lunedì 30 gennaio 2023

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In Aquileia the domus of Tito Macro shines: five centuries of history in an unprecedented home

Samantha De Martin - 25/09/2020
A stone weight with an iron handle and an inscription that alludes to its owner: Tito Macro. And again, mosaic floors embellished with geometric patterns in black and white or with polychrome inserts, very similar in composition to the modern ones. And finally three gems, dating back to the 2nd, 3rd and 4th century AD respectively, floors depicting a deer with a dog and a fishing scene that has close stylistic correlations with the mosaics of the nearby Basilica.

An extraordinary novelty Aquileia continues to offer surprises, this time turning on the spotlight on the Domus of Tito Macro, the only Roman house entirely excavated in the ancient city founded in 181 BC and capital of the 10th Augustan region.

The innovative enhancement project that brings the environments back to life was promoted by the Aquileia Foundation and cost six million euros. "In reality - explains Cristiano Tiussi, archaeologist and director of the Aquileia Foundation - the Aquileia area has currently returned about 800 mosaic floors from homes, but we had never had the opportunity to see them all in a single living environment. And then of none of these houses we had been able to reconstruct the floor plan in its entirety ".

Operazioni di pulitura del mosaico del Cervo datato II - III sec. d.C - Domus di Tito Macro, Aquileia

Another new element is represented by the size of the domus, which boasts an extension that has few comparisons in Italy: 1,700 square meters. To build it, the wealthy owner probably had to acquire a house adjacent to the original nucleus, comfortably creating the beautiful garden surrounded by a corridor, the large reception room, the other living rooms and dining rooms.

"Original - continues Tiussi - is also the location of the building, certainly peripheral to the city of the Republican era, but much more central than that of the first century AD, at the time of the maximum residential and building development in Aquileia. It developed between two parallel roads in a north-south direction, one of which is still visible ”.

The block was bordered to the south by the republican walls. When these were demolished at the beginning of the first century AD, the house found itself in a more central position than in the past. The original perimeter of the wall had therefore become insufficient to contain the development of the city, which has grown out of all proportion thanks to trade with the entire Mediterranean world.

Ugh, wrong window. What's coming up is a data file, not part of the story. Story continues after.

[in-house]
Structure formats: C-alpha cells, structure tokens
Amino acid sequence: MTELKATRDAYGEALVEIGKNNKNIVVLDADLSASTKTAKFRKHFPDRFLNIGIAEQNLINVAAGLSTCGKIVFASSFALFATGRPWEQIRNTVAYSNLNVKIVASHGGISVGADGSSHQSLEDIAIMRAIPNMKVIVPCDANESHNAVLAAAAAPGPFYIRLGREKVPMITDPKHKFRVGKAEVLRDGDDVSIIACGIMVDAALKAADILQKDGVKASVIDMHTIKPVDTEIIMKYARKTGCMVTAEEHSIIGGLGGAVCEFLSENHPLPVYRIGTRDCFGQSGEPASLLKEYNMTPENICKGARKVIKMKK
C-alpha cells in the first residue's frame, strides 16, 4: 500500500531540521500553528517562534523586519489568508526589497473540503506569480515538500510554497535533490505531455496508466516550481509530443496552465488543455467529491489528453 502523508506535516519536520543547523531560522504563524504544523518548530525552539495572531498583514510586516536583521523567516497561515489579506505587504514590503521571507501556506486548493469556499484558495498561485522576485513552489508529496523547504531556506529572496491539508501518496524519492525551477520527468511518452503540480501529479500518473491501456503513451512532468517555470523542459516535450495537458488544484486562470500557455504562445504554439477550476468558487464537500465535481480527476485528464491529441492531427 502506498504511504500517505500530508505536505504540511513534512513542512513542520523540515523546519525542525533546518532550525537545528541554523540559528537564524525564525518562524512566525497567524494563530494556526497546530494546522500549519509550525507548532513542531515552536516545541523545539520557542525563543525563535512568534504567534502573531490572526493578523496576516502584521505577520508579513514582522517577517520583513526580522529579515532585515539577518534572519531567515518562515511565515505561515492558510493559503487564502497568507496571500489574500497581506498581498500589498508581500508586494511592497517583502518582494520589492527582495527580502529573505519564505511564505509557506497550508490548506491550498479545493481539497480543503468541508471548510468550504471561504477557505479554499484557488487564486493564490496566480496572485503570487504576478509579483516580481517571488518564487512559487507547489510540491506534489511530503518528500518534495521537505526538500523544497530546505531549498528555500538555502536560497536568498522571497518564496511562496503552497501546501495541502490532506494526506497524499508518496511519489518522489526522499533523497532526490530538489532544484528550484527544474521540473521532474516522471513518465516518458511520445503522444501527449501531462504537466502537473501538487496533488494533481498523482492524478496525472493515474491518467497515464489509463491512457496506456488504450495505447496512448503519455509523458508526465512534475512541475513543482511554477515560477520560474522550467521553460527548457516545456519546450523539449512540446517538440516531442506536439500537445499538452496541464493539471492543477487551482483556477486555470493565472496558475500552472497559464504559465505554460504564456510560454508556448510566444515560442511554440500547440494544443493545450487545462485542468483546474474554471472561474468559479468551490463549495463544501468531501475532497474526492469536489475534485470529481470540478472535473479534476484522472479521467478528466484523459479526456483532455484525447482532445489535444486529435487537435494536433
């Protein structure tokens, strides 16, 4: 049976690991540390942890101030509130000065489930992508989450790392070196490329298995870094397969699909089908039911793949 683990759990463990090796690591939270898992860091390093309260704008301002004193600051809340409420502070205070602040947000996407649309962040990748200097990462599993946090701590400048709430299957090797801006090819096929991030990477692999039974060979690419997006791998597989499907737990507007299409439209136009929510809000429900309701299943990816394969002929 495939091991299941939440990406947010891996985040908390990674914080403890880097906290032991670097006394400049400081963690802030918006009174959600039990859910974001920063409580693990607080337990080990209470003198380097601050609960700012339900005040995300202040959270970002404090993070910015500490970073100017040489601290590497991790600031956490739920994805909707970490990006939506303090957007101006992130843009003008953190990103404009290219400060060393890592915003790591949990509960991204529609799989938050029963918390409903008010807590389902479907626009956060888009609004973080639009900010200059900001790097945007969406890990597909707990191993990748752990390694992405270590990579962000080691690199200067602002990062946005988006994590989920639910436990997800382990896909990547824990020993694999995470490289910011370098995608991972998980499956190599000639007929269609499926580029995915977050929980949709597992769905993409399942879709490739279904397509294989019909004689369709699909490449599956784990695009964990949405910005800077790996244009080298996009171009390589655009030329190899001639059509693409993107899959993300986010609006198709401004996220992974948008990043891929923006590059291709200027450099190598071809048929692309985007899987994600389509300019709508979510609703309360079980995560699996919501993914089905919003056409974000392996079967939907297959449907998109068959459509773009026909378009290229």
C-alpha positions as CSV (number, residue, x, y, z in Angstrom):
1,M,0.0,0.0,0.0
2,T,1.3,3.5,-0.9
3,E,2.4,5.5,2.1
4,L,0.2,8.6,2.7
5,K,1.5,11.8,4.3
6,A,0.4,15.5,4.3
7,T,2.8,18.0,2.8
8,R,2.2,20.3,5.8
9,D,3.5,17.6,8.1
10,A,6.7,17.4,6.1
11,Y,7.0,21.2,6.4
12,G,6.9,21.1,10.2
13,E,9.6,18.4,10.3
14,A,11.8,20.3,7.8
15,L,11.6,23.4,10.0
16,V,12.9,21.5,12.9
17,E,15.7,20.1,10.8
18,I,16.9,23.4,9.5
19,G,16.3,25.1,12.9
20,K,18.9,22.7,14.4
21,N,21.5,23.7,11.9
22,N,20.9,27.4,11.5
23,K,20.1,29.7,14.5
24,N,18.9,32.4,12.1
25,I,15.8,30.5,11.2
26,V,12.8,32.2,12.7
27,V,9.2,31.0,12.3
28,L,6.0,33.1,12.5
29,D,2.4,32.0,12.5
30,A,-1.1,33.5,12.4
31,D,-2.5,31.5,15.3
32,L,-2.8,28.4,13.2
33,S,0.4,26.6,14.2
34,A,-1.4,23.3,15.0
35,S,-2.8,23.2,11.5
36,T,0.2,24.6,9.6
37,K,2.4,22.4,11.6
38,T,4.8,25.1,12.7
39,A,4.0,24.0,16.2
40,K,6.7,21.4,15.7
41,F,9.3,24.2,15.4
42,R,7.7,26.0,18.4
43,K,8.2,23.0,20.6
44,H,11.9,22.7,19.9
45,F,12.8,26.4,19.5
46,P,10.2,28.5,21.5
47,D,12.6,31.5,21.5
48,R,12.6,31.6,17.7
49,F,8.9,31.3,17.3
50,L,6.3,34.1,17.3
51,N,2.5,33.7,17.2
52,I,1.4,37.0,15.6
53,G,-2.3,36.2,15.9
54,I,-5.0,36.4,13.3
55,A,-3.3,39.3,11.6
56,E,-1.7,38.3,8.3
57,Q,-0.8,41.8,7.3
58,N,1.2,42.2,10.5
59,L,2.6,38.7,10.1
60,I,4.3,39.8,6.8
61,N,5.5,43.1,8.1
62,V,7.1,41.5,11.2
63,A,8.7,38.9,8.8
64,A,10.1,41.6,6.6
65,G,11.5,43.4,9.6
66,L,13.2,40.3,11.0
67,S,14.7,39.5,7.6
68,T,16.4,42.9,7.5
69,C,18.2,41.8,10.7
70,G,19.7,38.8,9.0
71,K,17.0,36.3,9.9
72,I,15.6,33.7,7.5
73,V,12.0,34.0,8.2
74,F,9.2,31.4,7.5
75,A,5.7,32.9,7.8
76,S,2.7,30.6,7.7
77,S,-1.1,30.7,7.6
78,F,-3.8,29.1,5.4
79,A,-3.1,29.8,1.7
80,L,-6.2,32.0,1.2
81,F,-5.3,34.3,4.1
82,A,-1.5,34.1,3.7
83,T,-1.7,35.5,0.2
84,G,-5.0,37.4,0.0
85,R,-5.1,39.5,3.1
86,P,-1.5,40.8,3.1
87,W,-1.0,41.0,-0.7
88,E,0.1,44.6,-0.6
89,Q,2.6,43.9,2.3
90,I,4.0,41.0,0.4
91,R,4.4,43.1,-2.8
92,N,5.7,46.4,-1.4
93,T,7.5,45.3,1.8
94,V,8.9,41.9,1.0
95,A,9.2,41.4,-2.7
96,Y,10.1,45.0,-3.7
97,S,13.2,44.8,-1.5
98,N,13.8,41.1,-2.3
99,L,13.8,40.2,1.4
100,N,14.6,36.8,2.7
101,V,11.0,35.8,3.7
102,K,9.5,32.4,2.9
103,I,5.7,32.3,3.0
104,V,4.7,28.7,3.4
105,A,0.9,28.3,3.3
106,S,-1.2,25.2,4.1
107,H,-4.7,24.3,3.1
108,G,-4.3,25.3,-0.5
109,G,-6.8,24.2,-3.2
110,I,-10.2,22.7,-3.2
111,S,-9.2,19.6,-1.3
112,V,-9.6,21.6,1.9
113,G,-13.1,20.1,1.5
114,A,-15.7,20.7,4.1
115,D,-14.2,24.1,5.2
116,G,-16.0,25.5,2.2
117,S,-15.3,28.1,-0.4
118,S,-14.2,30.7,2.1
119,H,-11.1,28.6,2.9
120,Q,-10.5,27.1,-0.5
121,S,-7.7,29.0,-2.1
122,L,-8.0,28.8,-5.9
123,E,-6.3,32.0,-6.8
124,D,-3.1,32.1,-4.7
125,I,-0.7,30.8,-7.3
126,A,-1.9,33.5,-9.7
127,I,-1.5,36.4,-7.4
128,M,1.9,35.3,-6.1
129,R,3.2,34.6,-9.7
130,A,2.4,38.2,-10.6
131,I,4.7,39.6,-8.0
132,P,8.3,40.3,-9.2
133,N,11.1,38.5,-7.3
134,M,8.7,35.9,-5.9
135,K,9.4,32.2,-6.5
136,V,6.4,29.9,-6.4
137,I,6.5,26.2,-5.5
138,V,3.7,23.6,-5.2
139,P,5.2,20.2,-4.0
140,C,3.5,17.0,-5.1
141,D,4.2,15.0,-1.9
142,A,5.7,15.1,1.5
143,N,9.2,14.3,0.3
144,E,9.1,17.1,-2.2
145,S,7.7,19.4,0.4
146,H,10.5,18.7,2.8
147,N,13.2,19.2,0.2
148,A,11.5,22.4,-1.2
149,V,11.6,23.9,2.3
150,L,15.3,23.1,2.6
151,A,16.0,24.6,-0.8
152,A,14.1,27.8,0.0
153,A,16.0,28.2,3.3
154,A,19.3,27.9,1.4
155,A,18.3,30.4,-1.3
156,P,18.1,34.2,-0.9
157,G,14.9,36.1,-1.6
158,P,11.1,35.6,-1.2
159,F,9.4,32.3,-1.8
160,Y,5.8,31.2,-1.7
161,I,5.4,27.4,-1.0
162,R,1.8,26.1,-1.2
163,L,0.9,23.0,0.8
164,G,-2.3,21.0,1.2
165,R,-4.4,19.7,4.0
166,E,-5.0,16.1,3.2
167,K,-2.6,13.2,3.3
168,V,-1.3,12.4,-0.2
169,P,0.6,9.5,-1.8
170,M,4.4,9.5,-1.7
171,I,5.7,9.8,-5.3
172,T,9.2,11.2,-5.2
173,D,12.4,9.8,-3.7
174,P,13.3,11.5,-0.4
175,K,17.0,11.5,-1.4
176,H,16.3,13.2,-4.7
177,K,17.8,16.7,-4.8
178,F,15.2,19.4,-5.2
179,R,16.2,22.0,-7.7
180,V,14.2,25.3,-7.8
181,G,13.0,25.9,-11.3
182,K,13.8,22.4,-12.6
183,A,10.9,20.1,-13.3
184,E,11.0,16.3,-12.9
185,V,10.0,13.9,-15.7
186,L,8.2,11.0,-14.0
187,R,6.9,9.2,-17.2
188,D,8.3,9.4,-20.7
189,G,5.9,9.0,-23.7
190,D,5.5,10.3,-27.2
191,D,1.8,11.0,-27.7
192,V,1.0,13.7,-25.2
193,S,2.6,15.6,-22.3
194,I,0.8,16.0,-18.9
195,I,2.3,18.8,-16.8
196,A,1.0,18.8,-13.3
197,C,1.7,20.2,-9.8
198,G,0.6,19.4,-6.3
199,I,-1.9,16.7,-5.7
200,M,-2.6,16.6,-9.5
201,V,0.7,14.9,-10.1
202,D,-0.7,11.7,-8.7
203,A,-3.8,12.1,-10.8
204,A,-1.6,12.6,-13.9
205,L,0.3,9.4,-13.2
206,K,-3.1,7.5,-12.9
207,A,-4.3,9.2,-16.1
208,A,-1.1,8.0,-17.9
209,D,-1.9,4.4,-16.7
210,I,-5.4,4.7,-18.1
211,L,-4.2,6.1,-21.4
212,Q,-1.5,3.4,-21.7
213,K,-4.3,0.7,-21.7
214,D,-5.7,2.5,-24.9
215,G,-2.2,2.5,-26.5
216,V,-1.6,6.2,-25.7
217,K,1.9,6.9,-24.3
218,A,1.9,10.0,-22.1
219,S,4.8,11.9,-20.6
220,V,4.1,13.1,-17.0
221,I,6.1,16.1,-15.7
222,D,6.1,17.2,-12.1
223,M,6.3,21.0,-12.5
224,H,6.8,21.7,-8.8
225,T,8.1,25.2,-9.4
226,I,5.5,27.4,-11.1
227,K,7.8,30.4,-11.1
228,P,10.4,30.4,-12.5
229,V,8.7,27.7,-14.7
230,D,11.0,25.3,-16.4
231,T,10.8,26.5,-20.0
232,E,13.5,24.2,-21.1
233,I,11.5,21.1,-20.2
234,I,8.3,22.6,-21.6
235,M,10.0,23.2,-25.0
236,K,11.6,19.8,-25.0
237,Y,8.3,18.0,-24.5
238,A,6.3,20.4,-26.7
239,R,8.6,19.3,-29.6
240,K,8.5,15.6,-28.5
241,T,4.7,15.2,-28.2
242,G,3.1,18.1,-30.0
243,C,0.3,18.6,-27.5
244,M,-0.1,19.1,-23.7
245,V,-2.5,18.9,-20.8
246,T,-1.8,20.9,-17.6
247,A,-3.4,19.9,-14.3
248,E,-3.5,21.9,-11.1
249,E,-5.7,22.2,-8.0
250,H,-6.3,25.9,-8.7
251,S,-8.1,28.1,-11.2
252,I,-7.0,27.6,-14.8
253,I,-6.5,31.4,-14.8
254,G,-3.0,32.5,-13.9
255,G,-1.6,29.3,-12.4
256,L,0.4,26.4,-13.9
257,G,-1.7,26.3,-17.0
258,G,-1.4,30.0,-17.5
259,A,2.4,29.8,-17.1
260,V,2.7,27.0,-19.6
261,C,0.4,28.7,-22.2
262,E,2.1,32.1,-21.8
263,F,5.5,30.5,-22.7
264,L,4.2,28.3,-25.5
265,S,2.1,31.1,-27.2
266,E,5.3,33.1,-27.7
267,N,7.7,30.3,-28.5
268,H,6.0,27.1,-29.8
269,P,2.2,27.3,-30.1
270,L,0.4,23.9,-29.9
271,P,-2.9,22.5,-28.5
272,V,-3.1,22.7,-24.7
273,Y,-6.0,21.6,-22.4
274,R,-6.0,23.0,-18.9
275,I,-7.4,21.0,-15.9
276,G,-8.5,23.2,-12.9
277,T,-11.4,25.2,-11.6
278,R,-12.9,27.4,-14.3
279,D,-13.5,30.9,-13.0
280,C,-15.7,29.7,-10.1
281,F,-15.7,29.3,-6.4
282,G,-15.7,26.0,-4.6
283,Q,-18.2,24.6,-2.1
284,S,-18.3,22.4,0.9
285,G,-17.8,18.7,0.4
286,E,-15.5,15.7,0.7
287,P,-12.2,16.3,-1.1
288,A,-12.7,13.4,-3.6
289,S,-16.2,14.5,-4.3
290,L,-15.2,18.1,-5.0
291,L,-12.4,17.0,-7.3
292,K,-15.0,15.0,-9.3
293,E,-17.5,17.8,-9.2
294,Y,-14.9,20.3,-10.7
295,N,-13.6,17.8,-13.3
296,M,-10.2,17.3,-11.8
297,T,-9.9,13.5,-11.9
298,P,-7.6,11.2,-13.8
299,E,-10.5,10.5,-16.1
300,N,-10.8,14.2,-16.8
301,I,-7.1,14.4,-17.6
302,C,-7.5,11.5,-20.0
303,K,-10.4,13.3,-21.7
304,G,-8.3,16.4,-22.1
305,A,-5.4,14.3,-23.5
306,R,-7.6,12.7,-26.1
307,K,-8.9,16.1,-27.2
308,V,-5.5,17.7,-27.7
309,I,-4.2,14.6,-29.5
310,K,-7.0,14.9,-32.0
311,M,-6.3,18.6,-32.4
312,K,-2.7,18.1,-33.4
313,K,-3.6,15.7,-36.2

The home of a wealthy merchant?
"Another new element - continues Tiussi - is represented by the fact that we know the name of the owner of the house, to which it was possible to trace thanks to the stone weight that bears his name, declined in the genitive, indicating that the object it belonged to Tito Macro. But unfortunately there is no nobility, an important name-day element that could have revealed the family to which our landlord belongs and therefore any links with the social world of Aquileia or with a specific work activity ".

Undoubtedly, he must have been a very wealthy person. "He could be a character linked to trade, who could have accumulated riches when Aquileia was experiencing a great growth at the urban level and traded with the Mediterranean and with the European continental hinterland, constituting a strategic port, the most northern of all the 'Adratico. But it is only a matter of suppositions ”.

A house that "expands"
The house of Titus Macro dates back to a period between the end of the first century BC and the first fifty years of the first century AD. Its wealthy owner would have had great transformations carried out inside. “Originally - explains the archaeologist - around the 1st century BC. there must have been a smaller house of which we disown the owner (characterized by an atrium layout, another important novelty for Aquileian archeology), which however only occupied half the width of the block. This small house would have been incorporated into the luxurious domus of Tito Macro.